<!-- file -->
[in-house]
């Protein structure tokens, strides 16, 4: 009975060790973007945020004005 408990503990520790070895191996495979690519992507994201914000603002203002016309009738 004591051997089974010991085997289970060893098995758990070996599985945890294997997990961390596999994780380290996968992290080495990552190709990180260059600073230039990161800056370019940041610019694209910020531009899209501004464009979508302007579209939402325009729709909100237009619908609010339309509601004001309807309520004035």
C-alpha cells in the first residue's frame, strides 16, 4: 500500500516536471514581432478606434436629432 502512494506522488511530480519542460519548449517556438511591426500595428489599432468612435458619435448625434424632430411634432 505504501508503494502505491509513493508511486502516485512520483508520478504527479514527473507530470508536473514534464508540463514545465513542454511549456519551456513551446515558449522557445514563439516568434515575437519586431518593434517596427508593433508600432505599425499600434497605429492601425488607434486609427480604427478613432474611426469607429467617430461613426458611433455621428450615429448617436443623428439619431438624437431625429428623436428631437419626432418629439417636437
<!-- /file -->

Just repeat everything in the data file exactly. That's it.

[in-house]
């Protein structure tokens, strides 16, 4: 009975060790973007945020004005 408990503990520790070895191996495979690519992507994201914000603002203002016309009738 004591051997089974010991085997289970060893098995758990070996599985945890294997997990961390596999994780380290996968992290080495990552190709990180260059600073230039990161800056370019940041610019694209910020531009899209501004464009979508302007579209939402325009729709909100237009619908609010339309509601004001309807309520004035």
C-alpha cells in the first residue's frame, strides 16, 4: 500500500516536471514581432478606434436629432 502512494506522488511530480519542460519548449517556438511591426500595428489599432468612435458619435448625434424632430411634432 505504501508503494502505491509513493508511486502516485512520483508520478504527479514527473507530470508536473514534464508540463514545465513542454511549456519551456513551446515558449522557445514563439516568434515575437519586431518593434517596427508593433508600432505599425499600434497605429492601425488607434486609427480604427478613432474611426469607429467617430461613426458611433455621428450615429448617436443623428439619431438624437431625429428623436428631437419626432418629439417636437